U.S. Soldiers Punished Under Obama Admin For Blowing Whistle On Afghan Muslim Pedophiles

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Under the Obama administration, American soldiers in Afghanistan were ordered to ignore the enslavement and sexual abuse of young boys at the hands of Muslim military officials, known as "bacha bazi."

Numerous brave soldiers stepped in to defend the innocent children forced into sexual slavery against their Muslim rapists in Afghanistan, but were punished for attempts to confront the sick, twisted minds behind the child rape.

In one instance, Major Jason Brezler was recommended for discharge after he sent a classified document that blew the whistle on a Taliban-linked Afghan police chief, along with an alleged child molesting drug lord Sarwar Jan, who was accused of raping at least 9 underage boys.

His warning was ignored, resulting in the deaths of three soldiers and other injuries after one of Jan's teenage sex slaves opened fire on the base.

Meanwhile, Hillary went unpunished for sending emails out of her private basement server.

Fortunately, a judge tossed out the case against Major Brezler, who remained in the military despite having his career threatened for dishonorable discharge.

Still, this is no way to treat a soldier who tried to save lives of his fellow men and blow the lid open on a violent, homosexual pedophile.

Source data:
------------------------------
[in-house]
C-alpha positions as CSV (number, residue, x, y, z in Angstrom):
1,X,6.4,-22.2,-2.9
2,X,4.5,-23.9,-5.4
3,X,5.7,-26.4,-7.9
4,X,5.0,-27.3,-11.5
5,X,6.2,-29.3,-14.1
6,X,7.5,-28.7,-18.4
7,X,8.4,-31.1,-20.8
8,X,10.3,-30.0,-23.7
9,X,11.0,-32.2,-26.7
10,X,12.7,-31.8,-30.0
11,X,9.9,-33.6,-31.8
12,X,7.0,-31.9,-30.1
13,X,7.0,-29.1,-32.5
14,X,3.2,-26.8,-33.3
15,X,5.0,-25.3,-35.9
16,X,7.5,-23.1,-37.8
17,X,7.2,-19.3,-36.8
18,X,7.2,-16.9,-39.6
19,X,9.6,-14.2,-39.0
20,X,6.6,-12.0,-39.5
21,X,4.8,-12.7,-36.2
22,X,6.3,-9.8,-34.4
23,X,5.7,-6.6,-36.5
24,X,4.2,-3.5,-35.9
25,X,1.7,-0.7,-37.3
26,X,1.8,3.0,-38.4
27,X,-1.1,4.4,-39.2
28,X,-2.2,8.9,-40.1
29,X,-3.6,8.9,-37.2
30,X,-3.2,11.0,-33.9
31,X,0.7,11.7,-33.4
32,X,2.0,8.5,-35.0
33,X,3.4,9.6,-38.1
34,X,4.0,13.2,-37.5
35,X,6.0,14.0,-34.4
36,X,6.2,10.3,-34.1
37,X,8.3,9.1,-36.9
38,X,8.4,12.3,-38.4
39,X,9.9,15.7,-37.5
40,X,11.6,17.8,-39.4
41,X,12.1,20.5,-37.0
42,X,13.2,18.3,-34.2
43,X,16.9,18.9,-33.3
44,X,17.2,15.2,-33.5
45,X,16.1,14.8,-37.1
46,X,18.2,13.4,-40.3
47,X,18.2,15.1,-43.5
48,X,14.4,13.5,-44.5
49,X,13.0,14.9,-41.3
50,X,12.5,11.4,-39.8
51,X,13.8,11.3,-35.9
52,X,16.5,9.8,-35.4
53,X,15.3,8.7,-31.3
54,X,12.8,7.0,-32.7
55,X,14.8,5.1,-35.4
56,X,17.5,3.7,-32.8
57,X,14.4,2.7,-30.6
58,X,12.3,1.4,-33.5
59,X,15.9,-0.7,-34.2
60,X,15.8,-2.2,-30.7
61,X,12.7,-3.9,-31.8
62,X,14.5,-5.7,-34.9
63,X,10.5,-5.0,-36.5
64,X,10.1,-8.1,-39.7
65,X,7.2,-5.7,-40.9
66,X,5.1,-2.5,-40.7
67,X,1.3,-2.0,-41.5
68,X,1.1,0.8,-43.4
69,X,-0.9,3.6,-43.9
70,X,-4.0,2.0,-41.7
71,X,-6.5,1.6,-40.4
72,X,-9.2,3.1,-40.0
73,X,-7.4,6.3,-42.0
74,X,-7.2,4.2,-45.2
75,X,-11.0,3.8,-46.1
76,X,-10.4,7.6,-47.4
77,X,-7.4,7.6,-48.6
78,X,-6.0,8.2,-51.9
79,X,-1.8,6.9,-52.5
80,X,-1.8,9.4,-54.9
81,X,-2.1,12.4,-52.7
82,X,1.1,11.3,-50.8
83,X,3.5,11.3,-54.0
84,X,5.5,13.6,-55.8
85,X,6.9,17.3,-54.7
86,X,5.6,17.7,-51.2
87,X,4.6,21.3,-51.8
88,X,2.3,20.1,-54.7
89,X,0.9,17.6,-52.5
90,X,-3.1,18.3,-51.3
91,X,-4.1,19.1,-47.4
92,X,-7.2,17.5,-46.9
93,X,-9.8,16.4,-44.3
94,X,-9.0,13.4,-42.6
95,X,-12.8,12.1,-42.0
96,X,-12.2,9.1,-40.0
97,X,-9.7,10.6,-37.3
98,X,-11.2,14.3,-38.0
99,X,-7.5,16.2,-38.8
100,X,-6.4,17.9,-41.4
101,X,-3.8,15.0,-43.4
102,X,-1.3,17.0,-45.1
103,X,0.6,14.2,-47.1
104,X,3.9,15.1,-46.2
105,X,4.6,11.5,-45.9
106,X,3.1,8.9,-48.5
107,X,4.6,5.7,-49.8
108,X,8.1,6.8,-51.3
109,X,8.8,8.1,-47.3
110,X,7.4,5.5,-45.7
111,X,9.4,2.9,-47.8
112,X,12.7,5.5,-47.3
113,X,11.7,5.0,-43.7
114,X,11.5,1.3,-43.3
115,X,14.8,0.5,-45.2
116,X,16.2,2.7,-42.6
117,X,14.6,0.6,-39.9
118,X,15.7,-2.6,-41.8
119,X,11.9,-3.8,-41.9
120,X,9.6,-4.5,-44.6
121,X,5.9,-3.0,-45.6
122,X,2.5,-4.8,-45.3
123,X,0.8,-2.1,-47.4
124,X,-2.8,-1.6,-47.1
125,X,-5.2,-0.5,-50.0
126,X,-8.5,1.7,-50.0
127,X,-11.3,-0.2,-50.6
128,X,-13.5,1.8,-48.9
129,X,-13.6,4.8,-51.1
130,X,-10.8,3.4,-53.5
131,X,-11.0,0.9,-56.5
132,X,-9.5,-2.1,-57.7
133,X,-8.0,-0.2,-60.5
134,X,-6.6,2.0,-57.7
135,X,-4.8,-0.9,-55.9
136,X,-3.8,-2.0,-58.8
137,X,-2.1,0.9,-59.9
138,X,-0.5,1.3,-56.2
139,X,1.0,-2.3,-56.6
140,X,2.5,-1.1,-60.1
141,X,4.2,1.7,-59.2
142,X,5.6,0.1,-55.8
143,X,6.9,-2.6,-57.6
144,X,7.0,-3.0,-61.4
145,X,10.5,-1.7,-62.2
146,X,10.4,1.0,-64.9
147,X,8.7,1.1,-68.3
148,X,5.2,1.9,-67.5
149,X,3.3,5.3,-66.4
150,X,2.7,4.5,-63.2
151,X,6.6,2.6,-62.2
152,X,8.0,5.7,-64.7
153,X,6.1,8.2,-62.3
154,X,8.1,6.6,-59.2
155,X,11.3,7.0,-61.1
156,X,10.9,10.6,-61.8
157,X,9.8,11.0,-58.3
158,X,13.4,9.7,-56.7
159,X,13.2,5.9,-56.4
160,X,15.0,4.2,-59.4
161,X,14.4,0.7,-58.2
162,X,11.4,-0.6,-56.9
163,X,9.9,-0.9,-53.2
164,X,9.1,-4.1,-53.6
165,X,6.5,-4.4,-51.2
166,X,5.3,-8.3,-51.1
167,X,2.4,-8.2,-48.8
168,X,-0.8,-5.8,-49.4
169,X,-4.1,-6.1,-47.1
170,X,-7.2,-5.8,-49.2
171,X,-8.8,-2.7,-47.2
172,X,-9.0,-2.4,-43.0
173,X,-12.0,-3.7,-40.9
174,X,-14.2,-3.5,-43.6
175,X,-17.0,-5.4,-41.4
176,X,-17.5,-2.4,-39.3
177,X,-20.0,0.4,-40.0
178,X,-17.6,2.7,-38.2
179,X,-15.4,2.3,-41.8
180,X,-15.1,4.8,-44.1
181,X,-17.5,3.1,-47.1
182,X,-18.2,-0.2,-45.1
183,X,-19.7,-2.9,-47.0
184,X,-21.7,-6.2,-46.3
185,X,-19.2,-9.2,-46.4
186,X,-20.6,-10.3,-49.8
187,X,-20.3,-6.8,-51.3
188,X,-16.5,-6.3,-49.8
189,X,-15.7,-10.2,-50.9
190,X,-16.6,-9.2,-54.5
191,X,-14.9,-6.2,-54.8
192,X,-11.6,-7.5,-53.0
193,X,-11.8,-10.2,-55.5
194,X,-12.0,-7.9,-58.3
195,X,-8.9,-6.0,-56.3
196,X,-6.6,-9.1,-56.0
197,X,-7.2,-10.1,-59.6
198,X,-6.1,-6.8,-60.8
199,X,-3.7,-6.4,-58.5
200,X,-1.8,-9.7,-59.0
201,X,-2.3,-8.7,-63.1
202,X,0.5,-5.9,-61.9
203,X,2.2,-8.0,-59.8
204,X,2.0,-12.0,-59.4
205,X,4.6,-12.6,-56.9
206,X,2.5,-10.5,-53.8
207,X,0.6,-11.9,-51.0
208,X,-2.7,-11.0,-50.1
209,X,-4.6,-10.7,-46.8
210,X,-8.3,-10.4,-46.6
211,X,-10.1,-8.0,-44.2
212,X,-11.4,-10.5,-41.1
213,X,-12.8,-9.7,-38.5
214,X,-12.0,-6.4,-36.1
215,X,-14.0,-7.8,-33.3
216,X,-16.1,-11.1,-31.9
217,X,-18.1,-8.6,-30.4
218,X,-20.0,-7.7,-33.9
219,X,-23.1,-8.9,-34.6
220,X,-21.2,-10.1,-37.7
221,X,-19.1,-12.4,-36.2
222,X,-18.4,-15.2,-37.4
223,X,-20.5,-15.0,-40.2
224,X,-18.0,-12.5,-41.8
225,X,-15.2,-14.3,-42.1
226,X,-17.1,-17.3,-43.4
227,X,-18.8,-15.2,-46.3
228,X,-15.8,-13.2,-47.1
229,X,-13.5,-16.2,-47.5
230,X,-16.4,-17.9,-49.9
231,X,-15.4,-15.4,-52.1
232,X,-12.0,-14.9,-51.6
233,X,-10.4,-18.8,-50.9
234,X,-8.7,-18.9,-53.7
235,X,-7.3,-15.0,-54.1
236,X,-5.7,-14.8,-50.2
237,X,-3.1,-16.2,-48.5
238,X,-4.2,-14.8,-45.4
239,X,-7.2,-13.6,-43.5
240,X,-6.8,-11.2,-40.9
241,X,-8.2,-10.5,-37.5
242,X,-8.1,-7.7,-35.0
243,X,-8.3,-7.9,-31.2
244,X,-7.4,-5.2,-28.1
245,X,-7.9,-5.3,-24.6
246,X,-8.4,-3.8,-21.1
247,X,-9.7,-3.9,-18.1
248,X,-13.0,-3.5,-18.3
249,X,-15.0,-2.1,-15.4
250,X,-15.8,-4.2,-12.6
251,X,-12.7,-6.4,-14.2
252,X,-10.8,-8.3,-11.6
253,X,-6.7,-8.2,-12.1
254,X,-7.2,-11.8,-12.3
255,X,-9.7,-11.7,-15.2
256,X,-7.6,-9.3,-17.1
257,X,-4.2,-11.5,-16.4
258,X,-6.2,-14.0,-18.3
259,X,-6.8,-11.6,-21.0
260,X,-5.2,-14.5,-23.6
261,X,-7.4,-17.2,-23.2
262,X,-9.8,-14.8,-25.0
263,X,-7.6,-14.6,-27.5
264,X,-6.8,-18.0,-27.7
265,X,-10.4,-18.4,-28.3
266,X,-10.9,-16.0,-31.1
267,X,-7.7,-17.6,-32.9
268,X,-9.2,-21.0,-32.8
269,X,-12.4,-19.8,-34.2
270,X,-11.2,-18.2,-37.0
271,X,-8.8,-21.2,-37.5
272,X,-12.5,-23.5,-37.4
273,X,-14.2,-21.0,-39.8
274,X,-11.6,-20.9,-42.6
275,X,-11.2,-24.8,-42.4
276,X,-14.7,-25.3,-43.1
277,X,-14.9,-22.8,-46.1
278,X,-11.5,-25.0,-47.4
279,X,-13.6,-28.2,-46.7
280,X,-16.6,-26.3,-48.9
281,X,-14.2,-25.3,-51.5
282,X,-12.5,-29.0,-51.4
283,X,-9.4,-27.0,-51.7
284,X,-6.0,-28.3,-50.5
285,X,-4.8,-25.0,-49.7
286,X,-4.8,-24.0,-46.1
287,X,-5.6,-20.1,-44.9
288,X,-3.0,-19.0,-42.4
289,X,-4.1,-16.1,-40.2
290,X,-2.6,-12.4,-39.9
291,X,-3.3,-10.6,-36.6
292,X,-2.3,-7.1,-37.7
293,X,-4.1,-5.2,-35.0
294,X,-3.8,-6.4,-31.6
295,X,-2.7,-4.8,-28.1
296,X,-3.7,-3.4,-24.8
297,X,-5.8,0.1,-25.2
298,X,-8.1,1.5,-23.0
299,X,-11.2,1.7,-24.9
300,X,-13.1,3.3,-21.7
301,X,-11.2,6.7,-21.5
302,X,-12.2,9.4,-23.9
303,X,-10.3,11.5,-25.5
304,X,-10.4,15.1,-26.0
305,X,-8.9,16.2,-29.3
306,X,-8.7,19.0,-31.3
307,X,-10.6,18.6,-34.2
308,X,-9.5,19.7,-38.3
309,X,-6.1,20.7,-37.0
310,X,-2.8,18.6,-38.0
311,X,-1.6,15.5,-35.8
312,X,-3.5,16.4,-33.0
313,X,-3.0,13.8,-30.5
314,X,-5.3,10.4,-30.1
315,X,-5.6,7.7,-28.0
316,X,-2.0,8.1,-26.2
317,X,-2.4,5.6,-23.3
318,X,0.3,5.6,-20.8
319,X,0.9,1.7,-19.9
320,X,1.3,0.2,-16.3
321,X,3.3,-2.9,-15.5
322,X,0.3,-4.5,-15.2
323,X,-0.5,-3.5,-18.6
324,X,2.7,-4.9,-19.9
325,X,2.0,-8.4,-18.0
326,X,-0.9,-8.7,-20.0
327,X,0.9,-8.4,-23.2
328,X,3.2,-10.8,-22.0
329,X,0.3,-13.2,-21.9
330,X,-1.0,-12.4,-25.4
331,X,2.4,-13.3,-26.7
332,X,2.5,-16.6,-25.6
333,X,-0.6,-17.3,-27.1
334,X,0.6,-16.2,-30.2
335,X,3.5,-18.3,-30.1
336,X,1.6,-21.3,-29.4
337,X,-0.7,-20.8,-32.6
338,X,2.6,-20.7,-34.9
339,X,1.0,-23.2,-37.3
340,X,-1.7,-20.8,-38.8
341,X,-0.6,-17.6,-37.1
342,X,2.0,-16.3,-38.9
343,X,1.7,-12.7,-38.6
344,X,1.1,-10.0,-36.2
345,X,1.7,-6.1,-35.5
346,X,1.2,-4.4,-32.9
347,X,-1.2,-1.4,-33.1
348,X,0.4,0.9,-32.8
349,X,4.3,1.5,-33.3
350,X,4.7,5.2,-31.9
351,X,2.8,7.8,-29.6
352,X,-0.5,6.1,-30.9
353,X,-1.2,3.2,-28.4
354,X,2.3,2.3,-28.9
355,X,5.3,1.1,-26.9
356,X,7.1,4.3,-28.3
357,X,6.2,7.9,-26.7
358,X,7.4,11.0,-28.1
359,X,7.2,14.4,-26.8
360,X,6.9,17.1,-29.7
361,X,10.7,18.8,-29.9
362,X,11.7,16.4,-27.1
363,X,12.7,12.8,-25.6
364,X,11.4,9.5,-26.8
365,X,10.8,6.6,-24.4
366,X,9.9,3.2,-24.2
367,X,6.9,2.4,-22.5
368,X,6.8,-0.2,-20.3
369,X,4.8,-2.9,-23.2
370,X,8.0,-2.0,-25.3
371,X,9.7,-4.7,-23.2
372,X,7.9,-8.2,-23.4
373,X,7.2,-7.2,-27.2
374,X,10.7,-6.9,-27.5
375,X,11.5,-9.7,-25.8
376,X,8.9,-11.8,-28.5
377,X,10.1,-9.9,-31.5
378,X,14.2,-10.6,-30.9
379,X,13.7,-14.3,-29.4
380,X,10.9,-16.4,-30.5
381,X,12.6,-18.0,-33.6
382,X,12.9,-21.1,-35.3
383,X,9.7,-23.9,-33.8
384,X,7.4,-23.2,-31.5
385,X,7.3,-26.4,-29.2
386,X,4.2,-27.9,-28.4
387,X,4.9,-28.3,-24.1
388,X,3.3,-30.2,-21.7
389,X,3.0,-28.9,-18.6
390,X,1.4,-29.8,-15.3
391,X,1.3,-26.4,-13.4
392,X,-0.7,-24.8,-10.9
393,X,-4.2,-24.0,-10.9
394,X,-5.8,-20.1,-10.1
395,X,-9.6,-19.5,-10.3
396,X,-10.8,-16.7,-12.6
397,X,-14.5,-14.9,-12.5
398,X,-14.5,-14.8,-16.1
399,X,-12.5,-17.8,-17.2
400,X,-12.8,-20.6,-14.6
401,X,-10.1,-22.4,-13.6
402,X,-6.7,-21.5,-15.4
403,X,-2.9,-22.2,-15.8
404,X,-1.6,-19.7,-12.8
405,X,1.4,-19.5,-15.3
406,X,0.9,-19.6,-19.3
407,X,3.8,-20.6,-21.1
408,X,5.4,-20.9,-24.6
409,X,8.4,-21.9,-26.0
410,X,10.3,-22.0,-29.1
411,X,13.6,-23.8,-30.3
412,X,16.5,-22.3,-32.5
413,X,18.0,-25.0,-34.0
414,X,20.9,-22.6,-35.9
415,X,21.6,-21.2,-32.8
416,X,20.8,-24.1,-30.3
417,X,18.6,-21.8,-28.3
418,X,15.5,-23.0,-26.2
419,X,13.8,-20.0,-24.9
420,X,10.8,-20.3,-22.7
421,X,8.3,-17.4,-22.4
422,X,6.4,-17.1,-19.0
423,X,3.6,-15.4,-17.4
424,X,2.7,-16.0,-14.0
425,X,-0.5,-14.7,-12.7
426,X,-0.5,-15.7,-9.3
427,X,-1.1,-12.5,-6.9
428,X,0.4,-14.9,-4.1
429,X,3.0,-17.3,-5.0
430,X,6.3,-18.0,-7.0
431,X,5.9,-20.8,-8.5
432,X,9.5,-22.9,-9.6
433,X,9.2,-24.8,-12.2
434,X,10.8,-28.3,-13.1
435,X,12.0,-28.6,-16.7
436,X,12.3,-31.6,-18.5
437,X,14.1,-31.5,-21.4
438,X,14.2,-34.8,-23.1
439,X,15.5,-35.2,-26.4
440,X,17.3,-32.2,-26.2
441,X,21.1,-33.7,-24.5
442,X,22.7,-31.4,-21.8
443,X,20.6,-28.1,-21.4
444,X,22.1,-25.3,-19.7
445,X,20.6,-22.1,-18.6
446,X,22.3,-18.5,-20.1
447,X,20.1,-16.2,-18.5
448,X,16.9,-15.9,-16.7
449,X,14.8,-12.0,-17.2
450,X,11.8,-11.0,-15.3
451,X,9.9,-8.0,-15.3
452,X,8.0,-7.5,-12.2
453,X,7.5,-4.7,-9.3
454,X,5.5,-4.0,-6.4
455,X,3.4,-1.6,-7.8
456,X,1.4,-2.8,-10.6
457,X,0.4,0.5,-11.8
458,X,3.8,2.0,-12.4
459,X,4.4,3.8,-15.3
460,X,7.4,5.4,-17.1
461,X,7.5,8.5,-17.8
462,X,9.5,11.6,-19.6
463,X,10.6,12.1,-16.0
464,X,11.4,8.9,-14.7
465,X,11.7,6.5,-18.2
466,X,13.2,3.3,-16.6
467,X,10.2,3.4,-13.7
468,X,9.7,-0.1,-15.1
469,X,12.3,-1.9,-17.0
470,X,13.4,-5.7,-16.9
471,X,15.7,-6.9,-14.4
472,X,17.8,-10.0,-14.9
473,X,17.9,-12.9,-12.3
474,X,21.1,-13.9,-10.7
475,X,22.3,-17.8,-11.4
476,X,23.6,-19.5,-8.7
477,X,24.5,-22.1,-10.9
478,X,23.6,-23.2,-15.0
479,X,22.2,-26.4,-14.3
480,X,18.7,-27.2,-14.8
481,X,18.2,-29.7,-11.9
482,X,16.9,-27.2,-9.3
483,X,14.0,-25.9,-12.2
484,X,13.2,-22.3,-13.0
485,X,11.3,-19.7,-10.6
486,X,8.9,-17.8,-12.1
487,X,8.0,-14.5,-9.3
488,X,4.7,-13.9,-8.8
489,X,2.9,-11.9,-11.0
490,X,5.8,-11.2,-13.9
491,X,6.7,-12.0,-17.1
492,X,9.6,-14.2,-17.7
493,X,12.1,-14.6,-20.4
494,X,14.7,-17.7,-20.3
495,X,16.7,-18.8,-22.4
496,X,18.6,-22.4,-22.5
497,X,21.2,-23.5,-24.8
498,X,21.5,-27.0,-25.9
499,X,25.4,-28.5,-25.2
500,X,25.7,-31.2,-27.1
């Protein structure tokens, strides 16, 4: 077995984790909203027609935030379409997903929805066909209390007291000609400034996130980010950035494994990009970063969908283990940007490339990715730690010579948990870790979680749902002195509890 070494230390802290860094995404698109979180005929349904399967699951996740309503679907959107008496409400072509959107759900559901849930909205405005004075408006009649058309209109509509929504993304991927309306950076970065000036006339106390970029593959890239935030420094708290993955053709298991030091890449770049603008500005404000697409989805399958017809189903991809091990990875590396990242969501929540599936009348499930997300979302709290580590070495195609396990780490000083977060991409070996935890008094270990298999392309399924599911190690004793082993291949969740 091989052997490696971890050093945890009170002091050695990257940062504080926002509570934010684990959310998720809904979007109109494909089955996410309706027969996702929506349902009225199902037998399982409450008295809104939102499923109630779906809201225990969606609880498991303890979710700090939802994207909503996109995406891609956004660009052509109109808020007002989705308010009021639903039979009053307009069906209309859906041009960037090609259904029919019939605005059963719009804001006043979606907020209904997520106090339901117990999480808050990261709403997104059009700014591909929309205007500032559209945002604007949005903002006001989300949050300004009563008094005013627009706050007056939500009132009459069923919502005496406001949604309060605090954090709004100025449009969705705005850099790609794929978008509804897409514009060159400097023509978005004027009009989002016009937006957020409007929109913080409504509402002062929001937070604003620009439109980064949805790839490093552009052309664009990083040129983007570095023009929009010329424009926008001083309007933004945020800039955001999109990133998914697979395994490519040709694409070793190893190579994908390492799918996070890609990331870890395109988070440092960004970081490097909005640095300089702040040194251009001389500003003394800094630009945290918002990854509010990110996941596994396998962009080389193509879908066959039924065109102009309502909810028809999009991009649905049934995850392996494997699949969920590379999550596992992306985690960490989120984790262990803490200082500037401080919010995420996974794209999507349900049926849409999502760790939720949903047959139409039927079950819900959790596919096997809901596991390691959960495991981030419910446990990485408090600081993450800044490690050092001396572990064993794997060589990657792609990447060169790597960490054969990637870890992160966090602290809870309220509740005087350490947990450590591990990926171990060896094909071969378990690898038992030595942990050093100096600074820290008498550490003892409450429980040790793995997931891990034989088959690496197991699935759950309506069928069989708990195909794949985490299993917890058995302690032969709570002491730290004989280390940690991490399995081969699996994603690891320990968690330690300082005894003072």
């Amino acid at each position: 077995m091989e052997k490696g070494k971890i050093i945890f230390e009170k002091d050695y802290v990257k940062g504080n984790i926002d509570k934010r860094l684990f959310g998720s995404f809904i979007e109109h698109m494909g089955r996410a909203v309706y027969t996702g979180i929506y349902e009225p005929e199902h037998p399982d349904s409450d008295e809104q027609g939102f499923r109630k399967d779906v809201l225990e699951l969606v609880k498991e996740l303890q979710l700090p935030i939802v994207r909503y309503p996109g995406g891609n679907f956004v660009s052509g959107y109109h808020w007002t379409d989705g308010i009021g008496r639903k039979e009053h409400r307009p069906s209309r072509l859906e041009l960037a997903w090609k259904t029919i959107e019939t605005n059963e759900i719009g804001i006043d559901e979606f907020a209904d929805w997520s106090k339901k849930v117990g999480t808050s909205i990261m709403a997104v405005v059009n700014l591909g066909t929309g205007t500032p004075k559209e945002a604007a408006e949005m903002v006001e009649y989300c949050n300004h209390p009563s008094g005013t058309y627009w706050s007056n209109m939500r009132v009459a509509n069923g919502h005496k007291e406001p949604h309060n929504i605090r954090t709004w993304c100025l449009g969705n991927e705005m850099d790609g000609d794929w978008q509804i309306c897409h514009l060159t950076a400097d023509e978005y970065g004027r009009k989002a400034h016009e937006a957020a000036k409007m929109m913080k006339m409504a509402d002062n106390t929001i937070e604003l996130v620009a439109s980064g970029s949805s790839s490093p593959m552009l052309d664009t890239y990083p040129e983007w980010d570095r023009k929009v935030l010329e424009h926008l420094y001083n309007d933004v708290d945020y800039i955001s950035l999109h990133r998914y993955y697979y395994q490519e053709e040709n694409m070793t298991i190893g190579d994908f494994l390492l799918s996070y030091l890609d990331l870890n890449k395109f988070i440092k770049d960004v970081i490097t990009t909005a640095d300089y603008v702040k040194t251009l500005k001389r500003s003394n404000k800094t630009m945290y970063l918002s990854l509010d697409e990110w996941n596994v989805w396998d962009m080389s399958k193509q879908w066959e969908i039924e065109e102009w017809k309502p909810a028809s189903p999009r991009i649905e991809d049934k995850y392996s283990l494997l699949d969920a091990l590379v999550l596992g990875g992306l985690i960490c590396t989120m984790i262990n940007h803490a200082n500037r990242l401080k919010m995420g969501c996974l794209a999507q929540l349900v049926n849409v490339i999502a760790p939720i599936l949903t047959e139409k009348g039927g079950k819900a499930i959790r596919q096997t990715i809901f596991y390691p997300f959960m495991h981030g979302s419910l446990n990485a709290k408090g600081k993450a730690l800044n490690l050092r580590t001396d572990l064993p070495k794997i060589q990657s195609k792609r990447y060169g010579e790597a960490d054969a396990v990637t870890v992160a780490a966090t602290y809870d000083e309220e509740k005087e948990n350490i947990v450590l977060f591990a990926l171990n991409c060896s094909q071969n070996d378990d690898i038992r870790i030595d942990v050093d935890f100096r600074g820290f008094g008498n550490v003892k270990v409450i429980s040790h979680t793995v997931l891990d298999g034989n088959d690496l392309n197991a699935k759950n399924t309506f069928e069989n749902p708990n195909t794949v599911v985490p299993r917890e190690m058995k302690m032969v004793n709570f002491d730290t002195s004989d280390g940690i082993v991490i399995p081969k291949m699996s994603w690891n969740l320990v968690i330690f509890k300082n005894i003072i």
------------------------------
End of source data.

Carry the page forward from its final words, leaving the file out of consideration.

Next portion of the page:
In another case, Green Beret Sgt. First Class Charles Martland - once honored for his heroism - was discharged after he beat up an Afghan police commander who had been alleged to have kidnapped, chained, and raped a village boy, then beat his mother and laughed about the whole thing.

Along with Sgt. Martland, Captain Daniel Quinn was punished, then left the Army for taking part in the confrontation.

Only after American civilians stood up for him was Sgt. Martland reinstated.

The New York Post has more to say about the unjust treatment of American soldiers who risked their lives to stand up to the pedophilia epidemic in Afghanistan:

American soldiers are being punished for blowing the whistle on the systematic rape and enslavement of young boys at the hands of brutal Afghan Muslim military officials.

Honorable men in uniform risked their careers and lives to stop the abuse. Yet, the White House — which was busy tweeting about its new feminism-pandering “It’s On Us” campaign against an alleged college-rape crisis based on debunked statistics — is AWOL on the actual pedophilia epidemic known as bacha bazi. 

On Thursday, Obama administration flacks went out of their way to downplay Afghan child rape as “abhorrent,” but “fundamentally” a local “law-enforcement matter.”

This is the price the innocents pay for blind multiculturalism.

A New York Times report on the Afghan Muslim practice this week garnered attention and outrage on Capitol Hill — and prompted a river of denials from Obama Defense Department brass, who insisted our troops were not ordered to look the other way.